British Folklore
Fairy Lore & Prehistoric Sites in Britain
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Bomere Pool

Bomere Pool

It is said that this at the bottom of this lake which is just a few miles south of Shrewsbury, lies the remains and ruins of an entire ancient city.  It drowned in a single night because the Saxon (or perhaps Roman) inhabitants refused to accept Christianity and mocked the missionary priest who tried to convert them. As these legends grow in the telling, some counter-intuitive facts weasel their way into the tales as well.  Apparently the church the missionary built also sunk, because if you sail over the middle of the mere at midnight on Christmas Eve, you can hear the bells ringing.  Also, on Easter even one may see the ghost of a young man rowing desperately on the lake hoping to rescue the pagan girl he loved from the waters.

Bomere was once thought to be so unfathomably deep as to be bottomless.  People had tried to measure it by tying ropes end to end with a weight at the bottom, but no bottom could ever be felt; others had tried to drain it, but all the work they did by day was mysteriously undone by night, so the attempt was abandoned.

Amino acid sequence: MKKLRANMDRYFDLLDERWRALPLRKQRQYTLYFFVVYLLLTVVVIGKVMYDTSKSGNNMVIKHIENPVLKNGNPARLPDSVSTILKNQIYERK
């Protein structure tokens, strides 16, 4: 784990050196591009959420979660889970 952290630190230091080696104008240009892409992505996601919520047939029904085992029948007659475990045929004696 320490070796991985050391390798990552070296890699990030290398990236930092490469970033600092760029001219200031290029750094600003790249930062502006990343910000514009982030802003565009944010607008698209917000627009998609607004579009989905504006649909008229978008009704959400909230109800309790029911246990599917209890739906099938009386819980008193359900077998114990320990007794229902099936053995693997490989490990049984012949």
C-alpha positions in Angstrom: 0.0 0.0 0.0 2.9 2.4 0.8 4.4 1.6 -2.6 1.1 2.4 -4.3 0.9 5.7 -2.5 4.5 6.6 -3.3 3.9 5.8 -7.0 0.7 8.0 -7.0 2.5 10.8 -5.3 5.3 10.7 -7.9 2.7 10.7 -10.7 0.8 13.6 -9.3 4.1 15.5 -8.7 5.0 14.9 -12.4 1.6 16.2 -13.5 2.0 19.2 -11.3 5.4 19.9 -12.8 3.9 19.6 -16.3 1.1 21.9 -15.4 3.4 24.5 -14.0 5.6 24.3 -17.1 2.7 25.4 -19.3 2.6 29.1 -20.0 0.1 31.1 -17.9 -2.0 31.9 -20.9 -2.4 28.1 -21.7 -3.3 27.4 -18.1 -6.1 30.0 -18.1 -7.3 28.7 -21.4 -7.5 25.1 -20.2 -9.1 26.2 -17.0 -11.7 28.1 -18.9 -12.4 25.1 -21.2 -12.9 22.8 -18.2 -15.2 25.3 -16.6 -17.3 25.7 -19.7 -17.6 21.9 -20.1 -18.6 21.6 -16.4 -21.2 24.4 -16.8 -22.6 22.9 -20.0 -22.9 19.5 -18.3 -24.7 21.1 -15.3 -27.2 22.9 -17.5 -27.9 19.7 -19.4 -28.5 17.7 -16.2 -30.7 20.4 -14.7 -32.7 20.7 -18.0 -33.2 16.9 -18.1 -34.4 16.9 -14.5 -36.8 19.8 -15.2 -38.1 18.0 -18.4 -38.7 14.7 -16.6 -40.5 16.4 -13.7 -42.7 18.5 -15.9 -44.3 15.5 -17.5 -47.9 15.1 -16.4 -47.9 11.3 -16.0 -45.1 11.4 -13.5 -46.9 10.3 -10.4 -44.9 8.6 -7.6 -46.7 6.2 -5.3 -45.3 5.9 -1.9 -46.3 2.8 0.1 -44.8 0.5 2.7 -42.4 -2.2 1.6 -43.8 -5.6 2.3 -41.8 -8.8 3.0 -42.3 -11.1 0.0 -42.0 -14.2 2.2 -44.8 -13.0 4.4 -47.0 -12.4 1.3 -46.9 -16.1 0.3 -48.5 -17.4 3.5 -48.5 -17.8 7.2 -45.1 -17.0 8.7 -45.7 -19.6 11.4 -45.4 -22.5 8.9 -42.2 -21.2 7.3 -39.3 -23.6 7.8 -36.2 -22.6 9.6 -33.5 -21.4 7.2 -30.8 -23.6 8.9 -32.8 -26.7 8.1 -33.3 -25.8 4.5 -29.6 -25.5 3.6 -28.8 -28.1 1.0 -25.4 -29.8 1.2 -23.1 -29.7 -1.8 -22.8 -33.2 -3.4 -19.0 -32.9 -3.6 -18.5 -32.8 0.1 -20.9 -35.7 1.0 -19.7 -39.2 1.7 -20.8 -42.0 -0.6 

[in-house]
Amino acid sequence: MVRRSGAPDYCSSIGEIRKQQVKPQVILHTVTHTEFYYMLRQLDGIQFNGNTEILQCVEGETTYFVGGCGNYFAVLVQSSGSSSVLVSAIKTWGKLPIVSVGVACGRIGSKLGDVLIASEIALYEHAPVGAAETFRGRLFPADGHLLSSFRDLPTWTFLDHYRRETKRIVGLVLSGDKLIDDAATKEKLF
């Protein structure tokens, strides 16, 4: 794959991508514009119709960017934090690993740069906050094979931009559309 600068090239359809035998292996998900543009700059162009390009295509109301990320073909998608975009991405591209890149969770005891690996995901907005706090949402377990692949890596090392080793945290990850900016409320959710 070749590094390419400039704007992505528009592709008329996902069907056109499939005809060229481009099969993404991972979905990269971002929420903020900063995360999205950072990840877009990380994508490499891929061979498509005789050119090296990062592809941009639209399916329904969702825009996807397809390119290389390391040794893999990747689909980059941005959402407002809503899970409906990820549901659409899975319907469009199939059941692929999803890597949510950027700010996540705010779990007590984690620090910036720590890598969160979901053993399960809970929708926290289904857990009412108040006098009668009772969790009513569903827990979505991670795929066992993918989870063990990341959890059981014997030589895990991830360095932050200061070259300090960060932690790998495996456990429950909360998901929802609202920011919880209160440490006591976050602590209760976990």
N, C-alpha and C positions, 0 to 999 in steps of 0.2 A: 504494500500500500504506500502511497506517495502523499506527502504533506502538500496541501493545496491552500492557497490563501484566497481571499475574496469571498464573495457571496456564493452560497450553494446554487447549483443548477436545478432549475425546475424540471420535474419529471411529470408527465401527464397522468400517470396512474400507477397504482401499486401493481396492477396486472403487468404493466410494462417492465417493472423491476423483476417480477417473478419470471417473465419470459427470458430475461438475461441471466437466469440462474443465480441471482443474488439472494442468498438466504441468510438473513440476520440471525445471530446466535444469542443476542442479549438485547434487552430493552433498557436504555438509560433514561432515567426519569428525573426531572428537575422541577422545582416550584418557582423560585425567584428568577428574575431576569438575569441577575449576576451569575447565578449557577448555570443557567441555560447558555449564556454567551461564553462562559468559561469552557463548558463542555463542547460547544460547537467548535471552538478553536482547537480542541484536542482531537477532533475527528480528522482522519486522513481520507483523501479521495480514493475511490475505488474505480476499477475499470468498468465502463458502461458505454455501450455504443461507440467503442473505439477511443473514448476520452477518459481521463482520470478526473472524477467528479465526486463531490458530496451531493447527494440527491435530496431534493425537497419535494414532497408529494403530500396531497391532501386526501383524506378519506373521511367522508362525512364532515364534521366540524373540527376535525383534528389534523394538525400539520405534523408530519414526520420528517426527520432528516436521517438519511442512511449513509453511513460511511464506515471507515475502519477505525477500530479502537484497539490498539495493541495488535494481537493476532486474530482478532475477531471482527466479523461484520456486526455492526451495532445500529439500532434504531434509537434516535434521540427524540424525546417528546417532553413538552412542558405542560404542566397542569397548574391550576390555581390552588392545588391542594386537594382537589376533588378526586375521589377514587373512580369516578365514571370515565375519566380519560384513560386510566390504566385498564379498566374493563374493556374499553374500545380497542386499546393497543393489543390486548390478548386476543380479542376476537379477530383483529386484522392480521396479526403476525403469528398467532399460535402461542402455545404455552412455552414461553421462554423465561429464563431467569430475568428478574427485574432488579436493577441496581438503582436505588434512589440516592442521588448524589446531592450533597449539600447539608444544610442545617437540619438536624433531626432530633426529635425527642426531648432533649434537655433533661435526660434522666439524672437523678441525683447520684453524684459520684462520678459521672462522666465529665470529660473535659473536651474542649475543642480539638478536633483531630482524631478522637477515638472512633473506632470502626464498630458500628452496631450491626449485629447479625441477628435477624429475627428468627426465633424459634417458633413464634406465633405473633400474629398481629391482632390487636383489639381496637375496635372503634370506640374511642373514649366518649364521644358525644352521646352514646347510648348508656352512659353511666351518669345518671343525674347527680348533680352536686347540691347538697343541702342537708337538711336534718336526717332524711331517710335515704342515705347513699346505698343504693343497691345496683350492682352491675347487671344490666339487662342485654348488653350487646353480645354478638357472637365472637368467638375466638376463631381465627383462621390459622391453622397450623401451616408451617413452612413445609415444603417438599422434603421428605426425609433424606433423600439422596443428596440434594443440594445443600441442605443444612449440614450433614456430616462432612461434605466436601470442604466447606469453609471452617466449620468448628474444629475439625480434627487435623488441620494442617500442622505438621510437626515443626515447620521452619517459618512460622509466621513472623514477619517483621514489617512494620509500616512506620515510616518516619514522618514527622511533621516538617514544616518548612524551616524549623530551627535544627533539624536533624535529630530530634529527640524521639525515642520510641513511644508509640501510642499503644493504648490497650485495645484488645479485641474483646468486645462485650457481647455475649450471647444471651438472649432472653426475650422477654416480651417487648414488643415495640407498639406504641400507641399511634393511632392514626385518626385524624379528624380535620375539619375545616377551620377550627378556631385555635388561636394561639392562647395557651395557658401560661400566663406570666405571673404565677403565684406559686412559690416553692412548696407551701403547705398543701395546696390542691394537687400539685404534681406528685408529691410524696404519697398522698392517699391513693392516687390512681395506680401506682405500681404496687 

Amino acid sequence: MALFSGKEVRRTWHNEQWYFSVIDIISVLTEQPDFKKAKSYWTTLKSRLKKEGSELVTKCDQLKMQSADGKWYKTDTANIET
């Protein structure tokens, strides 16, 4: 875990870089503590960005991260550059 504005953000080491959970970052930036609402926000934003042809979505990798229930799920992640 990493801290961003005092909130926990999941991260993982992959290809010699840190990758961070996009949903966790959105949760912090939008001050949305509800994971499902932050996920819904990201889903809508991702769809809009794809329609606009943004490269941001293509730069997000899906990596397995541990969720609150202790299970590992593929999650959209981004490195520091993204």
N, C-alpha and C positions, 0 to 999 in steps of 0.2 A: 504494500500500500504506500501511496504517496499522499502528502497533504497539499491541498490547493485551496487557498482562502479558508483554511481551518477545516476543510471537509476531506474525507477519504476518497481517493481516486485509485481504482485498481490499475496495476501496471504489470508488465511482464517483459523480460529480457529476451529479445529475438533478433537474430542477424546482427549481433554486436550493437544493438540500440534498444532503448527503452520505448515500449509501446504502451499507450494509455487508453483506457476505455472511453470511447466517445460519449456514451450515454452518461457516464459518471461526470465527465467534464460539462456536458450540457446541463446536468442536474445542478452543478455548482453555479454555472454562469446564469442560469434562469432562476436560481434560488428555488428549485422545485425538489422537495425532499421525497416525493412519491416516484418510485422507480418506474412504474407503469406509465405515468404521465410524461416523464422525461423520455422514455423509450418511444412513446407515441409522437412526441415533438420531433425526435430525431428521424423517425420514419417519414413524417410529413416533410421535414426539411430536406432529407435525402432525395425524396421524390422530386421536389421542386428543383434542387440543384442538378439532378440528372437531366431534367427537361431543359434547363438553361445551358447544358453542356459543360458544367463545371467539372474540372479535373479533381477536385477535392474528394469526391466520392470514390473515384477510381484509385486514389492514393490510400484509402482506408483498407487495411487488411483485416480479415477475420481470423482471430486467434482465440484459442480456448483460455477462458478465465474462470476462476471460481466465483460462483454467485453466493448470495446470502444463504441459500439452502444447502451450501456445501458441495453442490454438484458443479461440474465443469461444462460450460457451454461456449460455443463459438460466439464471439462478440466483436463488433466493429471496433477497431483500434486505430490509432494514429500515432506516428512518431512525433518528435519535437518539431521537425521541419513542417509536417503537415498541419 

There is also a legend of the Monster Fish of Bomere Pool - a huge fish which swims about with a sword belted to his side, that no one has ever caught.  Stories tell he was once caught in a net and dragged to shore, but drew his sword, sliced the net and cut his way free, and slid back into the water.  This famous sword once belong to Wild Edric, an 11th century hero from Shropshire; the fish has guarded it ever since he disappeared - one day it will be returned to the rightful heir of Condover Hall.

A more rational tale was told that a group of gentlemen were fishing on the lake in the 16th century when they caught a fish quite as large as a man.  To measure it properly a squire of Condover Hall unbuckled his belt and fastened it, with his sword still attached, around the fish's belly - only to be surprised when the fish, with renewed strength, leaped back into the lake taking the sword and belt with him. Yet another version of the tale makes no mention at all of a sword, but says a giant fish swims among the ruins of an ancient city under the water, making the church bells ring.